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Feeling realistically safe

By June 11, 2016March 22nd, 2021Disability, Lifestyle

This is my first blog post in English, which is about my first trip to a foreign country without any member of my family. Wait! Actually, this was the longest duration I spent away from them – and I have experienced it only twice, yet! So, yes, two weeks ago, I was in Strasbourg, France for 8 days with my best friend, and it was amazing!

Let me start from the beginning.

I am from Turkey, and I have muscular dystrophy. In my case, this resulted in full-body muscle weakness. Therefore, I am a wheelchair user, and I need assistance for my daily routines. However, Turkey really sucks in disability support systems – which can be a topic of another loooong post, and that is why it was really hard for me to even imagine that I could have an independent life. Everyone is surprised when I say this, because I always seem very “grown up” while studying, working, meeting with my friends, engaging in romantic relationships, and overcoming barriers… but obviously, I was feeling like a “child”, and I was safe with my family (interesting to note here that although I was with my close friends having great fun, my first night away from my family ended up with a bad dream, which probably shows how I was threatened by this idea: My head was cut off from my body!), or that was what I believed for a very long time.

After all this time, I realize that my conceptualization of “safety” has changed a lot. At the beginning, I could feel safe only if I knew that someone would be there for me all the time no matter how they were busy, how they were feeling, or what they were thinking. I was expecting from people around me to be aware of my needs, and fulfill them even if I didn’t ask directly – and my world was full of similar unrealistic expectations. Then, I understood that this world of mine was doomed to make me feel unsafe because people had things to do, places to go, and their own lives to live (and yes, without ponies flying around rainbows ☺), which came along with the realization that I had my own life too, except that I wasn’t living it for the sake of being unrealistically safe. Also, I was missing out the possibility to discover myself, and the rest of the world!

I have to admit that change was not sudden. However, I believe that once the smallest idea appears in our minds, it grows little by little on a dark corner, and we don’t even know it until we are ready. Of course, this process gets faster sometimes, with the help of supportive others. At least, that is what happened to me with my decision to go to Strasbourg. I honestly don’t know where I’ve found the courage to apply for ENIL’s study session on sexuality, and to accept my best friend’s offer to go there together. During preparations, I was excited, happy, anxious, and stressful at the same time, and I was worried (and maybe secretly hoping – not a secret anymore, haha) that something would go wrong and we wouldn’t make there. However, on the night we had the flight, we checked ourselves in the airport, took some photos, and shared them on our social media accounts with this note: “Tonight is the night!”.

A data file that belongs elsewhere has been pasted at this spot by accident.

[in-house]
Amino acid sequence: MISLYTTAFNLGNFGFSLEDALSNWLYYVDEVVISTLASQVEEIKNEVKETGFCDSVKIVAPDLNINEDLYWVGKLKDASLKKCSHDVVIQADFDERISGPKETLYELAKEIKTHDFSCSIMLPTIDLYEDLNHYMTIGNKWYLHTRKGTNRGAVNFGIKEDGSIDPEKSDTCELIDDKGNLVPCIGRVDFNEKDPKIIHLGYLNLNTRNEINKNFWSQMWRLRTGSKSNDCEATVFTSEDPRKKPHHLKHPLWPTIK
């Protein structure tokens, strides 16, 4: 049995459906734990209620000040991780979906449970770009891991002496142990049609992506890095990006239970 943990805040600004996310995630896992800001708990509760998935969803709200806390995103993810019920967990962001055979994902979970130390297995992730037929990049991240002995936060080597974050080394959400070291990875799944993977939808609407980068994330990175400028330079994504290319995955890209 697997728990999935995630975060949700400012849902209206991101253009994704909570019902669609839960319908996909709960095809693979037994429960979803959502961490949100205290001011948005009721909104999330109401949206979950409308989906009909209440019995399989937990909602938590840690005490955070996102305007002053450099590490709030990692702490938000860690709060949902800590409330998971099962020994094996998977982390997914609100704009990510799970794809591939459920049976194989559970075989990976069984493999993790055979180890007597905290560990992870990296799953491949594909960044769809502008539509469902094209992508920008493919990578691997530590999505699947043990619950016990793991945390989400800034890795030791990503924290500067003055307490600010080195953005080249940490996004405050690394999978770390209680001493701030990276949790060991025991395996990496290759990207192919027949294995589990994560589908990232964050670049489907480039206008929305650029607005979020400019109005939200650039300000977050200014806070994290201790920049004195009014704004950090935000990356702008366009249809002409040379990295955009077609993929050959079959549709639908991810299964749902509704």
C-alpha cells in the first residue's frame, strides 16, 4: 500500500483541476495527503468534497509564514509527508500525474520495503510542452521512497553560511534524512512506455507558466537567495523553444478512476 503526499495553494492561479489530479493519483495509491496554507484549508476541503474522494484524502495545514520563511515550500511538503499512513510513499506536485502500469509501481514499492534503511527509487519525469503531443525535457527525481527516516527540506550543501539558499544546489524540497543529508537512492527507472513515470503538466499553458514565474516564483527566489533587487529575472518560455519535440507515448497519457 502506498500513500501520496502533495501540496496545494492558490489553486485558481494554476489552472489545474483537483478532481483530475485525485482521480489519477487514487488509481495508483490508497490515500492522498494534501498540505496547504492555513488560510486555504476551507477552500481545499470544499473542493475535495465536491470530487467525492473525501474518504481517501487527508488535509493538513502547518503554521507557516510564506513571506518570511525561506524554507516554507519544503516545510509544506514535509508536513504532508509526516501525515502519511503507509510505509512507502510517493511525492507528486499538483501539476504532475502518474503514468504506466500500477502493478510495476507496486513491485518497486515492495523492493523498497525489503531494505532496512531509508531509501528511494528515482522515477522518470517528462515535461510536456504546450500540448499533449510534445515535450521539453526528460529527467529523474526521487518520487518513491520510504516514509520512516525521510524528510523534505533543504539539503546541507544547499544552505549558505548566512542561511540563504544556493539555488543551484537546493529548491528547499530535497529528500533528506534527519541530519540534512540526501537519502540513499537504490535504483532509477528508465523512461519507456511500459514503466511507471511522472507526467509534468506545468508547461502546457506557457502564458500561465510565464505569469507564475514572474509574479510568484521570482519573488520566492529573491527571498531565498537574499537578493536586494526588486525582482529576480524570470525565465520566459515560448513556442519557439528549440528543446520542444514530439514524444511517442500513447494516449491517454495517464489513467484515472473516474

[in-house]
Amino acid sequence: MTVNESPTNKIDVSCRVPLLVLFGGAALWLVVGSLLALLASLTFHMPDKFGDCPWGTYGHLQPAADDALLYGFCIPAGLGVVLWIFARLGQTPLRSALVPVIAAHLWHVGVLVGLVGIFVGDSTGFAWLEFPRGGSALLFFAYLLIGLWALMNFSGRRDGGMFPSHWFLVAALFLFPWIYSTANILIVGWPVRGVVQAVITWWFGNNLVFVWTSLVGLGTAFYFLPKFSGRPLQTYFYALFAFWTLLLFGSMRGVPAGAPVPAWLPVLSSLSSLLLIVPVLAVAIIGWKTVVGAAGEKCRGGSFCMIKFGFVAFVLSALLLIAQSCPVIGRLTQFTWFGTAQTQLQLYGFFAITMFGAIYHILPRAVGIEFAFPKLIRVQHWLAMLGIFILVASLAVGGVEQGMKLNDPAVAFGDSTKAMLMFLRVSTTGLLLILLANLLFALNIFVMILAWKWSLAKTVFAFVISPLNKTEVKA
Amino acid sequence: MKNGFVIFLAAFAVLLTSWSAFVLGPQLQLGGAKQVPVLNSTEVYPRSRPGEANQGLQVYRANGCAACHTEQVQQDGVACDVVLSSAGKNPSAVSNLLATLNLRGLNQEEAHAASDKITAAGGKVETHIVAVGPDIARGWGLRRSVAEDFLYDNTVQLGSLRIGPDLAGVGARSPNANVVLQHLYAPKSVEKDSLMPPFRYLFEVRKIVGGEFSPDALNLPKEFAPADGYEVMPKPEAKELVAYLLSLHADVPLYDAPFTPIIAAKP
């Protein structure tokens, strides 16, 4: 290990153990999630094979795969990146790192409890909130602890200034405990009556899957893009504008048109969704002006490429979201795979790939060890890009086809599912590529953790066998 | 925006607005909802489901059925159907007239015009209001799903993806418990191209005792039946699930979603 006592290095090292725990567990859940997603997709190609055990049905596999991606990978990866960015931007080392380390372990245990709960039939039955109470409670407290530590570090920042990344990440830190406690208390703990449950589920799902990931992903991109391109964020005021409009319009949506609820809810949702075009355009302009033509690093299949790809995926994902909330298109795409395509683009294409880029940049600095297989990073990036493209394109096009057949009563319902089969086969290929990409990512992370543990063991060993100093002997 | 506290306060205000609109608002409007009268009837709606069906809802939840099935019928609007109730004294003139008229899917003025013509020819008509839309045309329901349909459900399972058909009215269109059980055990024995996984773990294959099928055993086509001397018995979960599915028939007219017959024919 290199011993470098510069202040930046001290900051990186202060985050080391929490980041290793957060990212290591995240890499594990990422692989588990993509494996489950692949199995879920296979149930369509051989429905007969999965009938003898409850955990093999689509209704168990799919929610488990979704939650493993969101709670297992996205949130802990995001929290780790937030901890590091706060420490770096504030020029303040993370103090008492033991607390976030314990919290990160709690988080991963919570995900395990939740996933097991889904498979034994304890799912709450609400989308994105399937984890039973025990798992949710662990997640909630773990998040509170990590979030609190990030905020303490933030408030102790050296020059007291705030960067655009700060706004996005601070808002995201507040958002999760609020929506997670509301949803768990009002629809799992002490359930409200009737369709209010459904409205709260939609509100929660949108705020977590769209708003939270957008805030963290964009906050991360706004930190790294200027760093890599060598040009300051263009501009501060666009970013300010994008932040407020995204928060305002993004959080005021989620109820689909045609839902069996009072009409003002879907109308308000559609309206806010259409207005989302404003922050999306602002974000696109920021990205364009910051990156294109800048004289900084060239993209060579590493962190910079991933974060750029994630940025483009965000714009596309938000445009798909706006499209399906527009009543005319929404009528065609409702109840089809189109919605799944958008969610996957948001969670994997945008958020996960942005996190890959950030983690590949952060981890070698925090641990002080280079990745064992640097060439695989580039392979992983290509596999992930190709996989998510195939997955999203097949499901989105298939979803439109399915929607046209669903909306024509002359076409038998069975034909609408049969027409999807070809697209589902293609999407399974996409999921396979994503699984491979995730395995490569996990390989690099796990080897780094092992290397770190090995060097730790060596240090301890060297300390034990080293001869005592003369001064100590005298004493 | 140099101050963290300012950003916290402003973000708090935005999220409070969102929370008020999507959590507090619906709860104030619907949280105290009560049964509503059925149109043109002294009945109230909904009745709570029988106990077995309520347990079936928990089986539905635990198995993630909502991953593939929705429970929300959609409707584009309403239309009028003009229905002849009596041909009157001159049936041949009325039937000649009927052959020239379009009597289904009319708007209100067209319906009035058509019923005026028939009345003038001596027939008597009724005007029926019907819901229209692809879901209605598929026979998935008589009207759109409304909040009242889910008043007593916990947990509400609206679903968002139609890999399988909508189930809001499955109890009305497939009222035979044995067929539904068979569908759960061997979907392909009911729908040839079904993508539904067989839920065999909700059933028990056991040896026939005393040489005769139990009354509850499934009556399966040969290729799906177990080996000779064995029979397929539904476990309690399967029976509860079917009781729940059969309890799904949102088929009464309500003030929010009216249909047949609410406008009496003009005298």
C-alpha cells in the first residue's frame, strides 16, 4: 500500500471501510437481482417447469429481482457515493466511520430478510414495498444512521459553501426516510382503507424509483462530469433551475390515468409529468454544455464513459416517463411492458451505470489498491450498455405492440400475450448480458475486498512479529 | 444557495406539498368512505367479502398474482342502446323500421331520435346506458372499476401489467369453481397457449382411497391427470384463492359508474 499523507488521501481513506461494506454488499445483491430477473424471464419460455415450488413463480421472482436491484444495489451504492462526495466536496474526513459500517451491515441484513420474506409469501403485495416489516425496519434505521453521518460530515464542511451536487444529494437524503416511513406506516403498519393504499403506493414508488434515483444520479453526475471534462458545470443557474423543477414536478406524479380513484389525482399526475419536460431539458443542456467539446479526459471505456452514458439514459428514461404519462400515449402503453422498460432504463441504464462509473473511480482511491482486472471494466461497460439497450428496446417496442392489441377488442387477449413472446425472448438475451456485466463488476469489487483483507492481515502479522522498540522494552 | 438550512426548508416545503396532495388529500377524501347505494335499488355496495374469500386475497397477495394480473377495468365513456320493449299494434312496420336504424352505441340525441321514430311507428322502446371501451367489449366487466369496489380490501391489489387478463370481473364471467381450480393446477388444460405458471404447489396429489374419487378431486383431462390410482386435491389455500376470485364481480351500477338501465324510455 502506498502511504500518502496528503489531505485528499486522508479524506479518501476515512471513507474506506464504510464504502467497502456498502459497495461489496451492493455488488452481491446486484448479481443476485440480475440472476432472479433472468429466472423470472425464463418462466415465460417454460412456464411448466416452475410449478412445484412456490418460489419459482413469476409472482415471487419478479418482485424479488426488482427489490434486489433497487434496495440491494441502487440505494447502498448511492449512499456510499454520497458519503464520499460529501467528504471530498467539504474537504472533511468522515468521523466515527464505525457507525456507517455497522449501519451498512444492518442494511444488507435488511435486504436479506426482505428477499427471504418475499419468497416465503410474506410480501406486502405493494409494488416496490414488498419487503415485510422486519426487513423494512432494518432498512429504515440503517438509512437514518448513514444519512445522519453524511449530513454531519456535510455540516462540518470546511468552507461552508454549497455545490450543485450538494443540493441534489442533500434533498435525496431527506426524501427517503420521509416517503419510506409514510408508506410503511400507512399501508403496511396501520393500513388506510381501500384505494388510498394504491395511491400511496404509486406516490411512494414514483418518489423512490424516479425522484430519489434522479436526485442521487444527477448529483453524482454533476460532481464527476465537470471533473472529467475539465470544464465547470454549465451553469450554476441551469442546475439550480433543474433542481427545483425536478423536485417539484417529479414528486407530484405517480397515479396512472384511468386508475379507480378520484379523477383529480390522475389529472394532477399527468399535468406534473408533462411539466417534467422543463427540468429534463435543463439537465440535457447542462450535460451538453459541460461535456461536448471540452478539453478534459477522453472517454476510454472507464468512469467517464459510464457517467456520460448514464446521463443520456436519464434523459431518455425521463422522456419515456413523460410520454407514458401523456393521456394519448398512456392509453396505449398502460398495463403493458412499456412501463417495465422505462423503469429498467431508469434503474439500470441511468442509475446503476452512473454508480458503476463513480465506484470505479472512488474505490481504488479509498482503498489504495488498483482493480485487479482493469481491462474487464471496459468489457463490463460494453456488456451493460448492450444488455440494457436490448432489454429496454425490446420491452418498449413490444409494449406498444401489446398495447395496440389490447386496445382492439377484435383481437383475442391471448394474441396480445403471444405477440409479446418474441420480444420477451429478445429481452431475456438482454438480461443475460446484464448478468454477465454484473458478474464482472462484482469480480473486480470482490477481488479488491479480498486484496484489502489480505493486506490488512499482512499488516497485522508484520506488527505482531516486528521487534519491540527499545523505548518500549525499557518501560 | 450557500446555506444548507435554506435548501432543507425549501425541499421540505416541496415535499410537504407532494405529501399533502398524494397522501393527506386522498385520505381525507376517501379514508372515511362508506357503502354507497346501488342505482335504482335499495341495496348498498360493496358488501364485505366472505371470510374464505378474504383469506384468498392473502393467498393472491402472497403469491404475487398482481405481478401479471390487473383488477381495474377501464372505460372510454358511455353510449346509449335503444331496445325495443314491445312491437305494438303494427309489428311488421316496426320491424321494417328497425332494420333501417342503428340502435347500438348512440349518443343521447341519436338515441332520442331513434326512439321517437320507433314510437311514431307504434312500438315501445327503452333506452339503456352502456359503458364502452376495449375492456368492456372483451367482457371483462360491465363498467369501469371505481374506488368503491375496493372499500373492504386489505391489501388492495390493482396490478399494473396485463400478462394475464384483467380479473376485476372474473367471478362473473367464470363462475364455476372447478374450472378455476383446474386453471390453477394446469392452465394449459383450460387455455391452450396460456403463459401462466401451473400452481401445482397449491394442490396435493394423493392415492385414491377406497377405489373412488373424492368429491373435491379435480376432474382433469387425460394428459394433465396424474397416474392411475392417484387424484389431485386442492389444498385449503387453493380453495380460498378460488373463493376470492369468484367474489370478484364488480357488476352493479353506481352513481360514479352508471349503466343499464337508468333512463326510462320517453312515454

To be more precise, that night is the night where I’ve begun to grow up a little more. I’ve learned that things usually go better than I imagine with my anxious side, and I am stronger than I think in the face of obstacles. Mainly, this thought was the fuel for the rest of the week. Moreover, I’ve realized that I have many things to say, and many stories to tell (Thank you, if you are still reading ♥). I’ve also met wonderful people giving me support, courage, and inspiration to continue with my “independent” journey. I know that I have a long way to go, but I am not alone at all – which makes me feel safe, realistically safe! Now, I see clearer that I have to take risks, get challenged, and work hard to be a “grown up” and I don’t expect, or at least try not to expect, that things don’t go wrong because they do, and in a way you never imagine – but I also have the confidence and really strong relationships to get over them, knowing that these unexpected negative experiences are also parts of the whole.
A photograph of the author. She is smiling.
It was really hard to conclude the week in Strasbourg, and similarly, it is hard to conclude this post. I just want to say that I’ve written it because I wanted to go through the most important journey of my life, to always remember how I felt before and after, and maybe to reach for others who have similar experiences. I also wanted to thank once more first to my best friend for giving me confidence that we could manage all, and for staying together in whatever we lived throughout this adventure; and second to the wonderful people I’ve met in Strasbourg for touching my life deeply. I will miss every second of this week – and I will close this file before I get too emotional.

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